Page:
In today's healthcare system, physicians face challenges from every sector: from patients questioning treatment to payers seeking control to employers demanding value and accountability for every dollar spent.
In the midst of this mayhem, lawmakers are looking at possible legislation that would allow doctors to play a larger role in the delivery system of the future. But is the physician community ready for such a challenge?
Physicians have been reluctant participants in the changes that have taken place in healthcare during the past two decades. Most of the participation that has occurred has taken the form of membership in physician organizations--independent practice associations, physician-hospital organizations, management service organizations and fully integrated medical groups. Of these, IPAs have perhaps provided the greatest potential for physicians to retain some degree of autonomy in the delivery of healthcare. By virtue of their structure, IPAs permit doctors to actively participate in the changing delivery system and they reduce the need for a substantial infrastructure.
All of these organizations, regardless of their design, have experienced successes and failures. In the early 1980s, in California and other markets, bankruptcies were rampant among medical groups and IPAs. Many of those failures were attributed to poor governance and inadequate reporting systems. Now California is experiencing a new wave of IPA bankruptcies, ironically for the same reasons.
One could assume that those heading up the failed groups didn't receive enough training or education in the effective management of IPAs, because in analyzing the failures there are common threads: poor governance, inadequate information systems and a lack of solid financial management.
The healthcare delivery system of the future should be greatly influenced by medical providers. However, as I travel across the country, I constantly encounter physician organizations in which managerial leadership by physicians is scant. I also see organizations in which physicians have taken an active role in day-to-day operations, and these organizations appear to be performing better by every measure.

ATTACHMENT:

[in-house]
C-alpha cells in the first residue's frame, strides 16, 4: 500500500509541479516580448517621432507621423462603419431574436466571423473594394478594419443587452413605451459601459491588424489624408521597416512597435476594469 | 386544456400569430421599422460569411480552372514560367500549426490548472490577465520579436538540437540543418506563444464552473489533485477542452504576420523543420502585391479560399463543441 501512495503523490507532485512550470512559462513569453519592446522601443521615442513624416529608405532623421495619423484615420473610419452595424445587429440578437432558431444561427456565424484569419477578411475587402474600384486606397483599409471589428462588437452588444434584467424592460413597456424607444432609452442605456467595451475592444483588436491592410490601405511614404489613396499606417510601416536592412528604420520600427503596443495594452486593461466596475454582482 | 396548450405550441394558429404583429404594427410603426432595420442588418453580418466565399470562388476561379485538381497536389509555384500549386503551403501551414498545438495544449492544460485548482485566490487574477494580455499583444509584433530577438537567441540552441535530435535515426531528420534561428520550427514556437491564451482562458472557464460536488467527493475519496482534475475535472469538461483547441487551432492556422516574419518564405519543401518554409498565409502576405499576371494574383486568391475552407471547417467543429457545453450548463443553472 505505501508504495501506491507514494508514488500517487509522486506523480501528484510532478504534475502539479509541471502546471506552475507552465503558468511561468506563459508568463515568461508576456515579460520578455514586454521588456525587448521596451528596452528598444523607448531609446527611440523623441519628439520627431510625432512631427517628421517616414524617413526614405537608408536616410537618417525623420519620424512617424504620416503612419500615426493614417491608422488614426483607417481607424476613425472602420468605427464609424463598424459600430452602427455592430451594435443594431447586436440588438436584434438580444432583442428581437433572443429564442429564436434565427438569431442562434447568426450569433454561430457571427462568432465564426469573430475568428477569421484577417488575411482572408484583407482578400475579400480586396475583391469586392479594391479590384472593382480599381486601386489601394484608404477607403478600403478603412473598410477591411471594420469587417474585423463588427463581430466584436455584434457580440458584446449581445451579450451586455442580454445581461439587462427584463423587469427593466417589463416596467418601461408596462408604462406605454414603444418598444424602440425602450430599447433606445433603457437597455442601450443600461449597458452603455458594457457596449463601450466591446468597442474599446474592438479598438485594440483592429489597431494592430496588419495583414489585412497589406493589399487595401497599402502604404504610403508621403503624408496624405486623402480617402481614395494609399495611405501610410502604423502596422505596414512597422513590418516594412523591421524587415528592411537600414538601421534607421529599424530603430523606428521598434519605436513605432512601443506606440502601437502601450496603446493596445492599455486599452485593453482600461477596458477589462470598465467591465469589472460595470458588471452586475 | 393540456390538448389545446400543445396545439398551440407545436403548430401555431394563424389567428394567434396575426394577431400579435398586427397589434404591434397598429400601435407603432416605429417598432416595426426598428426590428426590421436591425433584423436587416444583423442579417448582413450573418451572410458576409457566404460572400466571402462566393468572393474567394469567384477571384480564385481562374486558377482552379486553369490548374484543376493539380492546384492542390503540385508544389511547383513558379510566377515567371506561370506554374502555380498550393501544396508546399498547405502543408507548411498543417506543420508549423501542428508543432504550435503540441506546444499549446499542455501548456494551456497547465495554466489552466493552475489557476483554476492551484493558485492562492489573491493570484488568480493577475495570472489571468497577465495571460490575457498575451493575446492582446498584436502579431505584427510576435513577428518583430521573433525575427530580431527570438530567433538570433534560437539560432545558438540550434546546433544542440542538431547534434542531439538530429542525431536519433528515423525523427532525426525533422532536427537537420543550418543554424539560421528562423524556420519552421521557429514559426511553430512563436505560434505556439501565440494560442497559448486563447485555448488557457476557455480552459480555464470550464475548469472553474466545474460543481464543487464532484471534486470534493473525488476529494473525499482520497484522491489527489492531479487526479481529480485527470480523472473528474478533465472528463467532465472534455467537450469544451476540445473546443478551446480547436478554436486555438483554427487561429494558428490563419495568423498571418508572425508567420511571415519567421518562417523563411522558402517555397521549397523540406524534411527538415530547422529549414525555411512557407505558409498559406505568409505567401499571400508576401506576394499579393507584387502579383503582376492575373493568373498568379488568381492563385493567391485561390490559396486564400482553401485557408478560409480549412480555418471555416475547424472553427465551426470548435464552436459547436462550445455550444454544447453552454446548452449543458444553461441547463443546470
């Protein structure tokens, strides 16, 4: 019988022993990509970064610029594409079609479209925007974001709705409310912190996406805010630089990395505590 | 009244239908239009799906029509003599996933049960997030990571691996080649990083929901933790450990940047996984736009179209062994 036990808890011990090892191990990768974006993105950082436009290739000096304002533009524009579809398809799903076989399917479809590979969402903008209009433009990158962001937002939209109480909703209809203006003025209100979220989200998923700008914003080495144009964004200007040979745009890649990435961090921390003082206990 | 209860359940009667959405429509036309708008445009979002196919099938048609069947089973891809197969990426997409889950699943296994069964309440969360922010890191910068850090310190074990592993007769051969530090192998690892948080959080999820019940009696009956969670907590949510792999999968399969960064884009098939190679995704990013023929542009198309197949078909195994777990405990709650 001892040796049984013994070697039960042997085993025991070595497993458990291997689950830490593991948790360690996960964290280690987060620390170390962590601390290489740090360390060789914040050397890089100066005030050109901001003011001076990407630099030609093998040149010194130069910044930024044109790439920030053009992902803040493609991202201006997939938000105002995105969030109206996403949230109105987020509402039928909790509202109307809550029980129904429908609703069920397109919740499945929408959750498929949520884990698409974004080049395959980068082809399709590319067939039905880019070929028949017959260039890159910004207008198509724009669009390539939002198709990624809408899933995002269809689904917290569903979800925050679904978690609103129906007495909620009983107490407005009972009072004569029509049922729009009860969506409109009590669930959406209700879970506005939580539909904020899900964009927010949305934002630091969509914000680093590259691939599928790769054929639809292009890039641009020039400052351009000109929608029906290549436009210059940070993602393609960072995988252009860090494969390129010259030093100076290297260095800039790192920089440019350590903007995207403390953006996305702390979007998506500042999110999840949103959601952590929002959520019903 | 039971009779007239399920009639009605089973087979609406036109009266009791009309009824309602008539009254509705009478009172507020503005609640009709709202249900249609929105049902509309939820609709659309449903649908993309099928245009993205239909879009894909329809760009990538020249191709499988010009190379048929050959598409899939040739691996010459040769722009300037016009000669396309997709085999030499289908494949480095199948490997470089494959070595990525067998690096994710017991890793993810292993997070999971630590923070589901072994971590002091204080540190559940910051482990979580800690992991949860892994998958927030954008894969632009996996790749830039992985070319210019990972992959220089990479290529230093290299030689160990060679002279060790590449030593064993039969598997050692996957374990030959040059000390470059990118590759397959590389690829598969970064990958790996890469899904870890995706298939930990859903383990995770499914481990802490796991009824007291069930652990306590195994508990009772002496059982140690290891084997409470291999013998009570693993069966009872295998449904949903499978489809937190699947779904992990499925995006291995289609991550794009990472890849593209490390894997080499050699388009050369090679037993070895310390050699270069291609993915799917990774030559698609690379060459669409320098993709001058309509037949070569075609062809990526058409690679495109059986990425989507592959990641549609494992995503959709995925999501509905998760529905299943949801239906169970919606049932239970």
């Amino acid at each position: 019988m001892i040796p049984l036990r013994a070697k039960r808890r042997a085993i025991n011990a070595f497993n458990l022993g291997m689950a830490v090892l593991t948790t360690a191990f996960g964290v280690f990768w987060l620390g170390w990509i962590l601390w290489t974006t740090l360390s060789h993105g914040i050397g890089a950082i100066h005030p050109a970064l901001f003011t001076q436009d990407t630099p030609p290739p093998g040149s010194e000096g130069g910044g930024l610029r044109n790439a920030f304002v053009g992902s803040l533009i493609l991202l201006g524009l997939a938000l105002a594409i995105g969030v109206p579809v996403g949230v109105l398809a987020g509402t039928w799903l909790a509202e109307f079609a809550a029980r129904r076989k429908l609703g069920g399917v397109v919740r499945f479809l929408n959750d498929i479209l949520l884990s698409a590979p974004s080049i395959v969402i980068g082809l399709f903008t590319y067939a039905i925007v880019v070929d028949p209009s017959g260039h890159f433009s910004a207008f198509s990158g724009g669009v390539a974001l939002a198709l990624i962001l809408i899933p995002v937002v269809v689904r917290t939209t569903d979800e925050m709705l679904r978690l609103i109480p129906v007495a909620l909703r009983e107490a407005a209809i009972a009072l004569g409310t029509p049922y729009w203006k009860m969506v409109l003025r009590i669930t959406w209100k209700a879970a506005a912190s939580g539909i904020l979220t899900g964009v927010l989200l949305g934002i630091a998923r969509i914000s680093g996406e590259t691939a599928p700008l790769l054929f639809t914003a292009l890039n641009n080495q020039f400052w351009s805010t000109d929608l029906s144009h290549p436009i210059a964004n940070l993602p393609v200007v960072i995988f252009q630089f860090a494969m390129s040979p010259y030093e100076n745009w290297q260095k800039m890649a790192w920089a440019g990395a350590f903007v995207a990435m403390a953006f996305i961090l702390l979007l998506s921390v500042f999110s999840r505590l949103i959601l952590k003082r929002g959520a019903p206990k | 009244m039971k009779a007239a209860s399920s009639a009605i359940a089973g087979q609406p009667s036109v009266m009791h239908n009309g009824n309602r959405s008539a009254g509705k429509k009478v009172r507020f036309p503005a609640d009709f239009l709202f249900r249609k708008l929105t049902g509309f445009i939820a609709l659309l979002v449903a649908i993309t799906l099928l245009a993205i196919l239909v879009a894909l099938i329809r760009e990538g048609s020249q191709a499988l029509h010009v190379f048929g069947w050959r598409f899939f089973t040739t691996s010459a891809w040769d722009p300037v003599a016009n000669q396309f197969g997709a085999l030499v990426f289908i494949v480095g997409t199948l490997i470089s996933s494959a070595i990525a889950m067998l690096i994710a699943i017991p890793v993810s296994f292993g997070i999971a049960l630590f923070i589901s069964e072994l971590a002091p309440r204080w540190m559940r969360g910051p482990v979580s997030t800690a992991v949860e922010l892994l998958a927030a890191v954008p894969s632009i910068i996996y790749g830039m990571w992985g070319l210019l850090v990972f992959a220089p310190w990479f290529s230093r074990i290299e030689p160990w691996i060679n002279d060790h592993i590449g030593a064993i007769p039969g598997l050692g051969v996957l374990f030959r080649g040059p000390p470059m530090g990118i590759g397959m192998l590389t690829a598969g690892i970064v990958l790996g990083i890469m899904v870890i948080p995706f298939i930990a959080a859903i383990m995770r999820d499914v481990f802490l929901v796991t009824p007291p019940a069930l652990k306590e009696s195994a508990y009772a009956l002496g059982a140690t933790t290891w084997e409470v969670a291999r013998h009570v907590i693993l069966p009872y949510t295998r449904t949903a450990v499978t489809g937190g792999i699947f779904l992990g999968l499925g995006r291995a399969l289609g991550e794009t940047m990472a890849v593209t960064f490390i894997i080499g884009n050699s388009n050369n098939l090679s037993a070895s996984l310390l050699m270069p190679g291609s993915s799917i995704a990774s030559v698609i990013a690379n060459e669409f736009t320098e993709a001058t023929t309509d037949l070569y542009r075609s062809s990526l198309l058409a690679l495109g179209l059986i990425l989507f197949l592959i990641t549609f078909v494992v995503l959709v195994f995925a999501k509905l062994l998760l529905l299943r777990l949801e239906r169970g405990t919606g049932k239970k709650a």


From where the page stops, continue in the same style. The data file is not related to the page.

If lack of leadership and balanced governance are the key reasons physician organizations fail, both emerging and established groups would be well advised to ensure they do what's necessary to acquire both. In governance, the primary consideration is the role of the board and the board members' fiduciary responsibility to the organization.
Often, physician groups' boards are dominated--and ultimately directed--by the most influential physician. It's important to remember that the guiding principle of a good board should be one-member, one-vote, regardless of the issue at hand. At the same time, physician organizations need to examine the critical role their business managers play and adequately compensate those individuals for the value they bring.
In deciding who will lead the organization, the tendency often is to choose the physician who has high standing in the community for his or her clinical skills.
This can be a mistake because the qualities that make a good medical director are not always the same as those needed to effectively run an organization. The physician leader should be someone who not only has vision but also understands the use of business systems and data and knows how to develop policies and procedures.
If the future healthcare delivery system is to be well served by physician leaders, physicians must seek appropriate business training--through universities, specialized programs and whatever other avenues are available.
There are many excellent training options. The College of Physician Executives in Tampa, Fla., offers a top-notch program tailored to meet the needs of practicing physicians. AMA Solutions operates a good program, as well, through the J.L. Kellogg Graduate School of Management at Northwestern University. In addition, various universities offer appropriate MBA programs. The programs needn't be focused on the healthcare industry to provide physicians with the basic business skills they need. Finally, the IPA Association of America, through its recently created Physician Educational Institute, offers targeted 24-hour programs covering the basic principles of management theory. The programs will be presented across the country in conjunction with major universities and the American College of Medical Practice Executives.
It is naive to think that the mere training of physicians to be managers will ensure the success of physician organizations, but doctors who have acquired knowledge about sound
fiscal and management practices have the potential to be the best leaders.
Holloway is president and chief executive officer of the Oakland, Calif.-based IPA Association of America.